The Lottery’s narrative is the selection process. Jackson’s story is essentially a detailed description of the mechanics of the village’s lottery. And the following high points of that process sound an awful lot like the frequent selections that took place in concentration camps. Flanked by Mr. Graves and Mr. Martin, Mr. Summers declares the lottery open. “A sudden hush fell on the crowd as Mr. Summers cleared this throat and looked at the list. ‘All ready?’ he called.”[33] Once it was determined that this year’s victim would come from the Hutchinson household, each member of the family is called forth as they anxiously draw their individual lots.

This scenario is strikingly similar to the selection process Elie Weisel recounts in Night, the autobiographical account of his experience in both Auschwitz and Buchenwald:

 Three SS officers surrounded the notorious Dr. Mengele, the very same who had received us in Birkenau. The Blockälteste [barracks leader] attempted a smile. He asked us: “Ready?” Yes, we were ready. So were the SS doctors. Dr. Mengele was holding a list: our numbers. He nodded to the Blockälteste: we can begin! As if this were a game… I had one thought: not to have my number taken down and not to show my left arm.[34]

There are enough accounts of the numerous and varied atrocities visited upon the people that comprise the Nazis’ collective scapegoat to fill a library, and they have. Yet, Weisel’s testimony to what occurred in the camps makes it clear that the most terrible word, the one feared more than any other, was selection.[35] Jackson’s villagers must feel the same way about the term lottery.
_________

Shirley Jackson's Lottery banned

The Lottery’s Deteriorating Ritual.

Jackson points out that the original box the villagers used for the lottery had been “lost long ago.” The fact that it was lost, rather than destroyed by termites for example or burned in a barn fire, suggests that over time the villagers have been turning away from the antiquated pagan beliefs this ritual is clearly grounded in. There was once a ritual salute. The lottery official no longer stands “just so.” He doesn’t sing the “tuneless chant” anymore.[36] And at one time there might have been something about him walking among the people… maybe. But these days, the lottery is something to be rushed through so everyone can “get home for noon dinner.”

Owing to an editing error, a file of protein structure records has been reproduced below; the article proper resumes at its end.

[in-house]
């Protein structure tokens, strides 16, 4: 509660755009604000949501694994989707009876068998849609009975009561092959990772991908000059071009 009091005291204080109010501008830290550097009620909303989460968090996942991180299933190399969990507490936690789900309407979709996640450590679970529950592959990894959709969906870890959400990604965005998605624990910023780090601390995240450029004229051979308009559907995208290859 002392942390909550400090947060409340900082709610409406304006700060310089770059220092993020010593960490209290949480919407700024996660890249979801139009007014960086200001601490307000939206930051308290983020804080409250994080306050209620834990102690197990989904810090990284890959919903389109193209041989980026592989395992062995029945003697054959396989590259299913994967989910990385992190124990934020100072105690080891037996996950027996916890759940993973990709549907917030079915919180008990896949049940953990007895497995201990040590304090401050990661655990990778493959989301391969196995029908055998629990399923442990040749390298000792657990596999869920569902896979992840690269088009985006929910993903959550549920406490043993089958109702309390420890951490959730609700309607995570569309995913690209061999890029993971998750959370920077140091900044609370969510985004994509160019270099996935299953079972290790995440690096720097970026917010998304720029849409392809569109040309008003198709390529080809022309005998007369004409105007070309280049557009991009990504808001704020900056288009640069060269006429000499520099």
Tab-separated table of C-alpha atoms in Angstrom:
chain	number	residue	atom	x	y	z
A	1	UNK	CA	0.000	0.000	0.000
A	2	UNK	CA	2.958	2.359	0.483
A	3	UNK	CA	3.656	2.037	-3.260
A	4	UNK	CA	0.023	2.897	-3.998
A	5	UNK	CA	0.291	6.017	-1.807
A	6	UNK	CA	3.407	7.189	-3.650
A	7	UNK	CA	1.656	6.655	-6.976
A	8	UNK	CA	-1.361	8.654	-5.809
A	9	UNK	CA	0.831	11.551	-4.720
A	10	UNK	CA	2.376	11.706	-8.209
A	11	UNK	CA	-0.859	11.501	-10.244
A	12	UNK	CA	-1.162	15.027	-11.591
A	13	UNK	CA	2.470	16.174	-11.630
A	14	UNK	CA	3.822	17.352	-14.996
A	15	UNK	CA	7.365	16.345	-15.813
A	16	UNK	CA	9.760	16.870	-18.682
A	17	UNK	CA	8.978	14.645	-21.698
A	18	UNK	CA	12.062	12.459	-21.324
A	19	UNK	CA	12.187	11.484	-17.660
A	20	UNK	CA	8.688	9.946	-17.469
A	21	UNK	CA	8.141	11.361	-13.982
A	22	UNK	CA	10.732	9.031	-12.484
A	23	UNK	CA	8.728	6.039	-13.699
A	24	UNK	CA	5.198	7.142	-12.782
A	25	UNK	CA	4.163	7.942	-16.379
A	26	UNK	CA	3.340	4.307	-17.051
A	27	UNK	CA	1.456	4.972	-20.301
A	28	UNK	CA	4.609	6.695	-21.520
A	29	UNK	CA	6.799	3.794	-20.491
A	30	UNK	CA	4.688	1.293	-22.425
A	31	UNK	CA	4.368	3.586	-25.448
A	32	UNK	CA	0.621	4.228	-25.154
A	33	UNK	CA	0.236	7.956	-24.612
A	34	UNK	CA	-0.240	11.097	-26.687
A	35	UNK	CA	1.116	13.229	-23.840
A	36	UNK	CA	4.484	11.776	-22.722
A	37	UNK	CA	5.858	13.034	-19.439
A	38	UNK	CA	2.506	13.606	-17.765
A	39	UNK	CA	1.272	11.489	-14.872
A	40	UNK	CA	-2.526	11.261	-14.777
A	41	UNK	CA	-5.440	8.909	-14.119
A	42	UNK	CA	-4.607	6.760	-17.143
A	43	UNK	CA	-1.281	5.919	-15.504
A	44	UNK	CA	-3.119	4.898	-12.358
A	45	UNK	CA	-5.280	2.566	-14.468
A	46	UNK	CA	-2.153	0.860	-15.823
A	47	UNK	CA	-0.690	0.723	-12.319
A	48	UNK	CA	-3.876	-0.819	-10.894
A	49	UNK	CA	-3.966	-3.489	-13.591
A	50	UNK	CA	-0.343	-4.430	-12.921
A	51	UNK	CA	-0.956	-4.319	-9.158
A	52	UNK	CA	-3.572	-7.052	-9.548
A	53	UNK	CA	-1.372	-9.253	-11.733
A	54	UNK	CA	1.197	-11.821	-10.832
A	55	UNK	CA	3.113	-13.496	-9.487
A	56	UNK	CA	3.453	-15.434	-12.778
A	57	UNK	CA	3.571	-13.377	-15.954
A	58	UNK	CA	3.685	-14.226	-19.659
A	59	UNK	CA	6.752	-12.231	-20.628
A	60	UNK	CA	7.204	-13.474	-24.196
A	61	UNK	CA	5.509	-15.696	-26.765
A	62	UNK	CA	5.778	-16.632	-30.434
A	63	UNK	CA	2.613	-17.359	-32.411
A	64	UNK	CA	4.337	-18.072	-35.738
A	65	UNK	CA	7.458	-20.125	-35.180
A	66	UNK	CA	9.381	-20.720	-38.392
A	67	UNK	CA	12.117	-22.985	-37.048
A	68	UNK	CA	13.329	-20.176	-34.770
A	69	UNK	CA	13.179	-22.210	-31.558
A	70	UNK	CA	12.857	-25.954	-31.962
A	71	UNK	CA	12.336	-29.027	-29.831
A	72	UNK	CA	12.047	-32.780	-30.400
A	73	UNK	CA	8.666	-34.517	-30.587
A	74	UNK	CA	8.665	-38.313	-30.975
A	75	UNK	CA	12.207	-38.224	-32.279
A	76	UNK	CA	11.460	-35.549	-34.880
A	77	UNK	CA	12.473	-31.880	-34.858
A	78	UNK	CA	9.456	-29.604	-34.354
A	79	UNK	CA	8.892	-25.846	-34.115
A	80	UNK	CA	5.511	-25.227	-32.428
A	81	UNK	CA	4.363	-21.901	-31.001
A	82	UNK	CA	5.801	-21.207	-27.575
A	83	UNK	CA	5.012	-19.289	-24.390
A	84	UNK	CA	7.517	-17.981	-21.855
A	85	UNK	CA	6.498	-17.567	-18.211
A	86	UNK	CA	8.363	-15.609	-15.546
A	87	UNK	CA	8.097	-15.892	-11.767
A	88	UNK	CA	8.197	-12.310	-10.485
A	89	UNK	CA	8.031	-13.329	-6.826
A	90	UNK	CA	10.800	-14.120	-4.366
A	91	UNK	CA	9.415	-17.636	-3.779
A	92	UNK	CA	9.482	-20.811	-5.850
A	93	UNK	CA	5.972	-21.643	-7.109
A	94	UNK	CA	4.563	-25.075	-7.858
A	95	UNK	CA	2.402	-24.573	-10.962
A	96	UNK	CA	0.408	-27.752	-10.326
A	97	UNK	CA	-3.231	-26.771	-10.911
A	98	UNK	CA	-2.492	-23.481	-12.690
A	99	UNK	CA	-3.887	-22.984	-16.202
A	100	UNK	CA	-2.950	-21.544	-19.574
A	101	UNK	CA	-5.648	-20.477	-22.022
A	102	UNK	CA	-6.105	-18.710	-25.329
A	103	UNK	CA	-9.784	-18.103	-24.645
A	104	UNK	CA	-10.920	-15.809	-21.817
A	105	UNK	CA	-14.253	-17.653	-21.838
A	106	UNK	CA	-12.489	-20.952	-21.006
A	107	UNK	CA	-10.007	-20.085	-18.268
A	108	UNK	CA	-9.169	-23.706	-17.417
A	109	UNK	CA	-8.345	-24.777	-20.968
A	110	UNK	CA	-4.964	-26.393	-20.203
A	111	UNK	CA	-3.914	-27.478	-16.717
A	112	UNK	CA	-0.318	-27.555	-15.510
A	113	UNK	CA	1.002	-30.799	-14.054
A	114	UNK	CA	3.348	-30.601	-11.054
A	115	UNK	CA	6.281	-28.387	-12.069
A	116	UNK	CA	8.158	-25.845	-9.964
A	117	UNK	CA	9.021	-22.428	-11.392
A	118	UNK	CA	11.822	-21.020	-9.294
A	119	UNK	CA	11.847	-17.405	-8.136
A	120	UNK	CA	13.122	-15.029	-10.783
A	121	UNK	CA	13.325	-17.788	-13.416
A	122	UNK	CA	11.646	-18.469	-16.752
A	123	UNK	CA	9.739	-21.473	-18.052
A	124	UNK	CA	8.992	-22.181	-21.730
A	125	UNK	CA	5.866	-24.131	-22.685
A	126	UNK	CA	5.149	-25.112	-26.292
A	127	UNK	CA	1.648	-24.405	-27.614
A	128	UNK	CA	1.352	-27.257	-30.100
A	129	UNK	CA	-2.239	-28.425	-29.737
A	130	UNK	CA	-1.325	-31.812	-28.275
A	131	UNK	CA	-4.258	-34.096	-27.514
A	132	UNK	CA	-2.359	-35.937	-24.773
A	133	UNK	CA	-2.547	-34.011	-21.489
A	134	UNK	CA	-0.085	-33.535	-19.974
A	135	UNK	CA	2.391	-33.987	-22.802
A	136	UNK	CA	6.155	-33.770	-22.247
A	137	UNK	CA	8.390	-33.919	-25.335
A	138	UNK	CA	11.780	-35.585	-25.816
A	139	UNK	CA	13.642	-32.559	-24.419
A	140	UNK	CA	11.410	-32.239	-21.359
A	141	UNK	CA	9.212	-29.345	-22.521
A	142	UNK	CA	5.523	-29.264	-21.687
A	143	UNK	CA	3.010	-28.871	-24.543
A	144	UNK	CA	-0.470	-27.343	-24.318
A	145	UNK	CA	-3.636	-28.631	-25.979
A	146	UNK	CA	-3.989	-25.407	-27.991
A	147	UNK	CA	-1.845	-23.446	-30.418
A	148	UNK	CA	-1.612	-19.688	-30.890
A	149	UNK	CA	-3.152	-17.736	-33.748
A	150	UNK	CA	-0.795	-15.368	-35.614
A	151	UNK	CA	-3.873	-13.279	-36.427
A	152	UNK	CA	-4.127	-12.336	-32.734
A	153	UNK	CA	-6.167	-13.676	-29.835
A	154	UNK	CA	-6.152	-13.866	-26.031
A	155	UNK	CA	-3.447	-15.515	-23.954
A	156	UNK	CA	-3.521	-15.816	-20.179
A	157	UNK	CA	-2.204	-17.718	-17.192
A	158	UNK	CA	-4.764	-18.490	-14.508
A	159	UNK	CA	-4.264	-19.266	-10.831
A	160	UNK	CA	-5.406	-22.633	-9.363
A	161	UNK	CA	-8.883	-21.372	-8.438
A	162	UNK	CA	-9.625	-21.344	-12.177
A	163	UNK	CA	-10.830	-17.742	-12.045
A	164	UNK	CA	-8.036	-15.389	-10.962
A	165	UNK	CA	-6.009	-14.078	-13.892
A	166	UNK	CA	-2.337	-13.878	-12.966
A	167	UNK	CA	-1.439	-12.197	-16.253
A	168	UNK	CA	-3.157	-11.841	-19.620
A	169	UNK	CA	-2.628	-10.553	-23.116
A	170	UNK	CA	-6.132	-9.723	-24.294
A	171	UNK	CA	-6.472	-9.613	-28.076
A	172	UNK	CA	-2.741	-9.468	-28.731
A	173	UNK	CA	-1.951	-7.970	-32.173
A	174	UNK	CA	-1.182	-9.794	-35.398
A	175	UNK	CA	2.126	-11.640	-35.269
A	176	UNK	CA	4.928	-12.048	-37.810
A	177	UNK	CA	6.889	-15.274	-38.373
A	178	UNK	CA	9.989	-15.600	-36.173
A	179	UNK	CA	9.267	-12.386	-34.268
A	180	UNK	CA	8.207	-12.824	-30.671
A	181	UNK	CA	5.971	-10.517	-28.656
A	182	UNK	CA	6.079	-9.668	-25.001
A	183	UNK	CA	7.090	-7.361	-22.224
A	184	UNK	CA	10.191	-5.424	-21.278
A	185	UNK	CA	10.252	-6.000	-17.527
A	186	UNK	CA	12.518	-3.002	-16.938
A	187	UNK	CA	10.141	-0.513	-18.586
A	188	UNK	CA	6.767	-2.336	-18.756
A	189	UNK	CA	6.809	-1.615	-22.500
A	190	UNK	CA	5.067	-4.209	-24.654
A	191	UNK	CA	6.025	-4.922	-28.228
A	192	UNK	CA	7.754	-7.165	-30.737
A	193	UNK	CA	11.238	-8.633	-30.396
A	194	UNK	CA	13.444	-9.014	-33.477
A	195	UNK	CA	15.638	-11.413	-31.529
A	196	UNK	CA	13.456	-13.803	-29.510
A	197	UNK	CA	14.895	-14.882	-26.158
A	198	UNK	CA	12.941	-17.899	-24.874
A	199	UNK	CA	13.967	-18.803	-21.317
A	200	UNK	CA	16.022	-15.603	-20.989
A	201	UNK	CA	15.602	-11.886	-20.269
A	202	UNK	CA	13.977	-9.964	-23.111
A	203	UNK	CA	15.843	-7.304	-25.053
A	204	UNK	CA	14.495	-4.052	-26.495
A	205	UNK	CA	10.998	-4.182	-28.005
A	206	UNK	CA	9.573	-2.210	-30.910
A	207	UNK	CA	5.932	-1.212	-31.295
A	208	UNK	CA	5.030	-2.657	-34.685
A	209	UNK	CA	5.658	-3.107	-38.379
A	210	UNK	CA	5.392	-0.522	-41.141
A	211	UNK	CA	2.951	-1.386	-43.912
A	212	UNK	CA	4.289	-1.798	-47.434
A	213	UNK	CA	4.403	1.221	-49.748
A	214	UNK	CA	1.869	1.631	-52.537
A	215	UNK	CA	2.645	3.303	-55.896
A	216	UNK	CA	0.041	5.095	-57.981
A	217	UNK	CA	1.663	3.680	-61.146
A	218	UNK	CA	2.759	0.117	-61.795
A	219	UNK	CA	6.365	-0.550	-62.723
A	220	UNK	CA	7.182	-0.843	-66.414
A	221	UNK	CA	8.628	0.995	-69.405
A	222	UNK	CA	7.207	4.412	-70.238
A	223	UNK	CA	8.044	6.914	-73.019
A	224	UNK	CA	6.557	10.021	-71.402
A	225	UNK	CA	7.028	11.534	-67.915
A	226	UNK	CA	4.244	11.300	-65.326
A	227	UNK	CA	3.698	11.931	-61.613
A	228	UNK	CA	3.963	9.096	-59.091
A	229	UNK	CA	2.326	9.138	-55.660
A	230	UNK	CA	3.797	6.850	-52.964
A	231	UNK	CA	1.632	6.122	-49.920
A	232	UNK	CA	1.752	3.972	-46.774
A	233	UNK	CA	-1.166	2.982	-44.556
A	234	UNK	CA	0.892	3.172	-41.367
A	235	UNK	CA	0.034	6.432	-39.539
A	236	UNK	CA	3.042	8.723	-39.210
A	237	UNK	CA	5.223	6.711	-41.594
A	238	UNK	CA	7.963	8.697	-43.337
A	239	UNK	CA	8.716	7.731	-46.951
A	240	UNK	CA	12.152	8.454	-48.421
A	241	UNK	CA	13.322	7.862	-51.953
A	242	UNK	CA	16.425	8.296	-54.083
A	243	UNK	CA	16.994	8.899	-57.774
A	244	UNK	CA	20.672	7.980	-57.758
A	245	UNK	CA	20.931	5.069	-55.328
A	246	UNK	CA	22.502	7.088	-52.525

This evolution of the village’s ritual reveals that the appearance of progress in society is an illusion. Letting go of antiquated pagan beliefs makes it appear that the people in the village have become more enlightened. But, they haven’t. As Jackson put it, “although the villagers had forgotten the ritual and lost the original black box, they still remembered to use stones.”[37] The point being, though the villagers have let go of most aspects of this pagan ritual they are not actually more civilized. The brutality at its core remains fully intact. And to drive that point home, what the tradition has evolved into, is simply an excuse for violence.

The most damning thing about this situation is that collectively, the townspeople could bring the lottery to an end. But, like the citizens of Salem who get drawn into the cycle of accusation rather than question church tradition, they don’t. They perpetuate this annual murder by teaching it to the younger generations. Someone not only helps Davy Hutchinson draw his slip of paper, they place stones in his little hand. And they do so simply for the sake of upholding tradition. We know this is the only motivation for continuing the lottery, because Old Man Warner’s only response to Mrs. Adams’ suggestion to give it up is nothing more substantial than, “there’s always been a lottery.”[38]
_________

In Conclusion